1993 Volume 1
Virtually all paper and board grades have one or more mechanical property specifications. These are typically fracture properties, but the subfracture mechanical properties are also important. In many situations raw material and papermaking variables impact subfracture and fracture properties in similar and predictable ways.
In this review we discuss the impact of fiber and paper machine variables on the mechanical properties of paper and board up to the point of failure. As with any real material, the physical properties (mechanical, optical, electrical, etc.) are not independent but depend upon the constituents and structure of the material. We discuss these connections where appropriate.
From a historical perspective, those “turning points” that led us to greater understanding of the mechanical properties are pointed out, as are situations where work is needed.
Oxfordpp 127-157Effect of reﬁned softwood: eucalypt pulp mixtures on paper propertiesAbstractPDF
Fibre property, refining requirement, and handsheet strength and optical property interrelations are examined for a eucalypt and several softwood market kraft pulps and blends. Market krafts included in the study are radiata pine pulps of low and medium coarseness, a benchmark pulp from the interior region of British Columbia, and a eucalypt pulp from Brazil. Eucalypt: softwood blends are in proportions of 100:0, 50:50, 80:20, and 0:100, and effects of separate and co-refining are assessed using -a laboratory scale Escher Wyssre finer which is considered to be indicative of commercial scale refining operations.
For the softwood pulps, refining at the low 1 Ws/m specific edge load has minimal effects on fibre shortening, fibre collapse, and wall expansion and delamination. Under these conditions fibres are neither rapidly rewetted nor made flexible. The converse occurs with refining at 3 and 5 Ws/m.
Tensile strengths are relatively high and softwood fibre walls are slow to respond with refining at low specific edge load. Such effects are consistent with the retention of fibre stiffness and length, and the development of high bonding potential. The high bonding potential is presumably developed through selective fibre surface disruption, wetting, and molecular and micro level fibrillation. Light-scattering coefficient/tensile index relations are independent of specific edge load and indicate mutual compensatory responses for these handsheet properties.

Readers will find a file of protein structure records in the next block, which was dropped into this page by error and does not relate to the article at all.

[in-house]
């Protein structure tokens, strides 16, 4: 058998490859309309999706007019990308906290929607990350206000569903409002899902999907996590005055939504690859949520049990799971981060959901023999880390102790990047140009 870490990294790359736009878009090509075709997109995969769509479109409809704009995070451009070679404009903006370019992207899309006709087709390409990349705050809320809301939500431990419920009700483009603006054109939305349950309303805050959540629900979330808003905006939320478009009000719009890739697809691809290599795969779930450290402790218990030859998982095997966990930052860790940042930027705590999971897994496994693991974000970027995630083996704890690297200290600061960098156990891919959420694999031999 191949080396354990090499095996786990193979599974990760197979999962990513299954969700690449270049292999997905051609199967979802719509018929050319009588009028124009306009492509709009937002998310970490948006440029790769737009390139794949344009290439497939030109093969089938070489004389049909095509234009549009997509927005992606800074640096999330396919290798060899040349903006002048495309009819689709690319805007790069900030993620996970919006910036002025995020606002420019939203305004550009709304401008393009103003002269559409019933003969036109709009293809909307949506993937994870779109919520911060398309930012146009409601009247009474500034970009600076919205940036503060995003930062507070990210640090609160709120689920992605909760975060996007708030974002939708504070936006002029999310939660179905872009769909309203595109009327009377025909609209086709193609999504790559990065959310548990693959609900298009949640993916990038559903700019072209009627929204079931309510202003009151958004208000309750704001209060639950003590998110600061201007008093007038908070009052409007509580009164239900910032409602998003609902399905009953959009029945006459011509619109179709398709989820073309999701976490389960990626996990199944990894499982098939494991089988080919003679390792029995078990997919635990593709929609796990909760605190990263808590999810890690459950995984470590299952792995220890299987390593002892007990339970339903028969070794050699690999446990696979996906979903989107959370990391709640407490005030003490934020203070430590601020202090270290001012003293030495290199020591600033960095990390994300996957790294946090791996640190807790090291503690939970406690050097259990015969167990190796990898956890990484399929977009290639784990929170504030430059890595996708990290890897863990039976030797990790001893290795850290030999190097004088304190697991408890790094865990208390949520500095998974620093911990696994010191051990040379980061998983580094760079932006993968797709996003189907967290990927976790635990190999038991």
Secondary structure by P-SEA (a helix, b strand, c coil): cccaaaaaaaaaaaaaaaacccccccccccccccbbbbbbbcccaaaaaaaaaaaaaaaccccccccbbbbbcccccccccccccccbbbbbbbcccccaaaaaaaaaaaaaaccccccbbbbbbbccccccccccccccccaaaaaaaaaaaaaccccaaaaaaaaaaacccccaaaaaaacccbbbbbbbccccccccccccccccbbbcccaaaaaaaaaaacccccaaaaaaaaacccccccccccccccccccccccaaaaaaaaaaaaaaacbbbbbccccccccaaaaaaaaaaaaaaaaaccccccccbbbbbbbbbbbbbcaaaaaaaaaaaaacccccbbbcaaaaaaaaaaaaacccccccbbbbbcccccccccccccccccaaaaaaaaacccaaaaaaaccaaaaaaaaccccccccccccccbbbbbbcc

For eucalypt: softwood blend proportions of about 80:20, tear/tensile relationships (reinforcement properties) and light-scattering coefficients (optical properties) are roughly the same and independent of the origin or type of softwood used in the investigation. Such results are to be expected since there are only 2-3% by number of softwood fibres included in the 80:20 eucalypt: softwood furnish blends. For 50:50 eucalypt: softwood blends the effects of using softwoods of different fibre quality are also relatively small.
With co-refining reinforcement properties are decreased, and optical properties can be increased depending on specific edge load. It is envisaged with co-refining that the small number of softwood fibres present in the 80:20 eucalypt: softwood softwood blends (<3%) receive disproportionate levels of the refining, and tear strengths decrease forgiven tensile strengths and energy inputs. Also, such an explanation is consistent with the possibility that light scattering coefficients can increase with co-refining. Thus, softwood fibres can be expected to be more refined and hardwood fibres less refined for given energy inputs with co-refining than with separate refining before pulp blending.